1) Wipe off Electronics Daily:
Cleaning your computer network elements is essential for good server health. Dust and small debris can build up over time and grow onto hardware elements, reducing their productivity. Cleaning or dusting the server and computer hardware at least once daily is a great way to prevent this harmful buildup (you don’t want your system to look like the one on the left, do you?).
2) Eliminate Food in the Room
This is one of the most basic guidelines with regard to computer heath. Dust is inevitable, but small food and drink particle litter can be avoided by restricting these items near the server room. The last thing you want is for an employee to spill liquid on computer hardware, and banning food helps upkeep the cleanliness of the space.
3) Limit Personnel Access
Simply limiting the access of employees is an easy way to decrease foot traffic through your server room. Shoes contain dirt and dust particles so the less people who interact with the room, the better. Either way, this space should be reserved for qualified network technicians only.
4) Use a Surge Protector
Surges or spikes in electricity can cause damage to your networking hardware. This is an unpredictable element, and can even depend on the weather at certain times of the year. To avoid potential data loss and server damage, be sure that all of your important hardware is connected to power via a surge protector. They only cost a few bucks, which is microscopic if you consider the amount of time and money it would take to replace an entire server or computer network.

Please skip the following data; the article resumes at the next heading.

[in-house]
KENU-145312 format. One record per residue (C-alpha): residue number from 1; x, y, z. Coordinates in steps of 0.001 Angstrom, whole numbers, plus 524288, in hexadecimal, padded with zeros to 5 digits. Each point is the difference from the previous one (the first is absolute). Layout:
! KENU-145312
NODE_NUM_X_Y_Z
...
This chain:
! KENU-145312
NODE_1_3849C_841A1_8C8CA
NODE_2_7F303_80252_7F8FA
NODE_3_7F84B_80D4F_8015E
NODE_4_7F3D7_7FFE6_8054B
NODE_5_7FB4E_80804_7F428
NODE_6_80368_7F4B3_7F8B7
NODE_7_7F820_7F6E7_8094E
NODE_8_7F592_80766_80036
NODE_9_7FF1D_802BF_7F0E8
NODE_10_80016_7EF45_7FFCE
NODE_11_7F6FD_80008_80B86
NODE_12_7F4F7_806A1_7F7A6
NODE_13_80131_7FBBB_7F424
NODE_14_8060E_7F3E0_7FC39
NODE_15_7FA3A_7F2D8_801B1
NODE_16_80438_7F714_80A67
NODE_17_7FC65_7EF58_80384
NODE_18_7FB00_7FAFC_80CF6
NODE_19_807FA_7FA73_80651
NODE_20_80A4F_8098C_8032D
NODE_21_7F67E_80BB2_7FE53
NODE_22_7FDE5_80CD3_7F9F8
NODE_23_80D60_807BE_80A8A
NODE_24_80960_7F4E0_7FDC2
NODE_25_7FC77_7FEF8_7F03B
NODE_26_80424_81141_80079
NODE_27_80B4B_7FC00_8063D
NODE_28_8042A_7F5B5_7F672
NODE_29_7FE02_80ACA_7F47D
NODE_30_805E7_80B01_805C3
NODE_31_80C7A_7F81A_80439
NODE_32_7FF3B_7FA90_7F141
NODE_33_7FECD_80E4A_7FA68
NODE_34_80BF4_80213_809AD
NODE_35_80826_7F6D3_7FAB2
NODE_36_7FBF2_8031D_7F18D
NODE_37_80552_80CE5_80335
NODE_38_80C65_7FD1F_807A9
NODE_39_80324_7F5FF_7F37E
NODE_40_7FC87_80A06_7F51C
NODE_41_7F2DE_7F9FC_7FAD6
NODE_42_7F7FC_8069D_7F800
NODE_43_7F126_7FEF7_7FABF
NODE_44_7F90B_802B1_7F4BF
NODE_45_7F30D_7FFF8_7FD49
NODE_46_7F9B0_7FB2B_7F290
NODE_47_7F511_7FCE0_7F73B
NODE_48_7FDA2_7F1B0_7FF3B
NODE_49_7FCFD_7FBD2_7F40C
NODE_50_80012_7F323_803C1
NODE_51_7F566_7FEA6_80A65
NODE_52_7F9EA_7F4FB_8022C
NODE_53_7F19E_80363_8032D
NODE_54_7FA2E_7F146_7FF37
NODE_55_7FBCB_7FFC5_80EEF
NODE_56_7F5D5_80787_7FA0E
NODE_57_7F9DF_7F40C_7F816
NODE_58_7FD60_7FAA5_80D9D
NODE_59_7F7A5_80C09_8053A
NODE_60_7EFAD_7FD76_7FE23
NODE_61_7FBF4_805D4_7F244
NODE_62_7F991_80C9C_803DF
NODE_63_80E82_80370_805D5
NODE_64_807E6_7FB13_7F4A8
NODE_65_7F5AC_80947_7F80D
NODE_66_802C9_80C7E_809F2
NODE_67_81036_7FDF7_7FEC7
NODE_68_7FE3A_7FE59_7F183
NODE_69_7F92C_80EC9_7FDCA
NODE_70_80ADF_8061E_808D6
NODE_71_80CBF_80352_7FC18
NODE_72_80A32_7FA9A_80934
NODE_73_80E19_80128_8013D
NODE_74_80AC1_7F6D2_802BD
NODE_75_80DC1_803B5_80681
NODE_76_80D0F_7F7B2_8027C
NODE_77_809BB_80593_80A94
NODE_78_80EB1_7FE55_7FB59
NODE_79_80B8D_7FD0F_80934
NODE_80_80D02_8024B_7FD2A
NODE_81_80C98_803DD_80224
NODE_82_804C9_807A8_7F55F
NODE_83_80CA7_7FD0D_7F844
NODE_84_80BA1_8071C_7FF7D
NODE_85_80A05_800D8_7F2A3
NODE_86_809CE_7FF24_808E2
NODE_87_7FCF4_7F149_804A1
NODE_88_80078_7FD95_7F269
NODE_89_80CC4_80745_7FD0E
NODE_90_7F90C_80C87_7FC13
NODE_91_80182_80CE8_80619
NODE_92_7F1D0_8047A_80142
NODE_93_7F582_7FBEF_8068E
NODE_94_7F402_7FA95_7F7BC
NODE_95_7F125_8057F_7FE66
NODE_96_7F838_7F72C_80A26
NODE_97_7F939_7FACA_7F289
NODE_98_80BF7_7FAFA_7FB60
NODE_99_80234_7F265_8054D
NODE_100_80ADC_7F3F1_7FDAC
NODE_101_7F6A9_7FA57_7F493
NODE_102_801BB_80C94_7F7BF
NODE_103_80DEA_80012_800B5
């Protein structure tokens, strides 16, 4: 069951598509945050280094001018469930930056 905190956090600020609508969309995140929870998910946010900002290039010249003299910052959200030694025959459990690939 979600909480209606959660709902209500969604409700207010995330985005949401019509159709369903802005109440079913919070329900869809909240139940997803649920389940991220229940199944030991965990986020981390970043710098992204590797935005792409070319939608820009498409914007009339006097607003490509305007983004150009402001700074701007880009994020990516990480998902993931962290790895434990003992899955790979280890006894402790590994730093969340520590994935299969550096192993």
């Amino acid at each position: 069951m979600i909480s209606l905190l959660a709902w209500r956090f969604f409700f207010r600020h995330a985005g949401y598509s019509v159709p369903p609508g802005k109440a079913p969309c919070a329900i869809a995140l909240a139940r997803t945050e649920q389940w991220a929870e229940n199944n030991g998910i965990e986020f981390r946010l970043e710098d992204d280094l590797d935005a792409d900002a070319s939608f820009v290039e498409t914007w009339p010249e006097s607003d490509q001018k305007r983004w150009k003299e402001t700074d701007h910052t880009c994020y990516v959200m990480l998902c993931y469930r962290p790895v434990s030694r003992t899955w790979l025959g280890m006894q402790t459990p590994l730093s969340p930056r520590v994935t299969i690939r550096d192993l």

5) Back Up Your Data
Although this doesn’t exactly relate to server health, it is important to perform. Unseen threats always exist- such as theft, fire or flooding. Peace of mind can be established for cents on the day by backing up your mission-critical files in an off-site location for when disasters occur. For more information on backup, see our iRemote page.
6) Keep the Room Cool
Computers and servers produce a great amount of heat, especially when running constantly. Although it is debated constantly by IT experts, the general rule of thumb is to keep your expensive hardware in an environment that is lower than 85 degrees Fahrenheit. This is the maximum temperature limit, so you’ll want to avoid even getting close to it. Maintaining an ambient temperature of 68-75 degrees Fahrenheit is optimal for system reliability.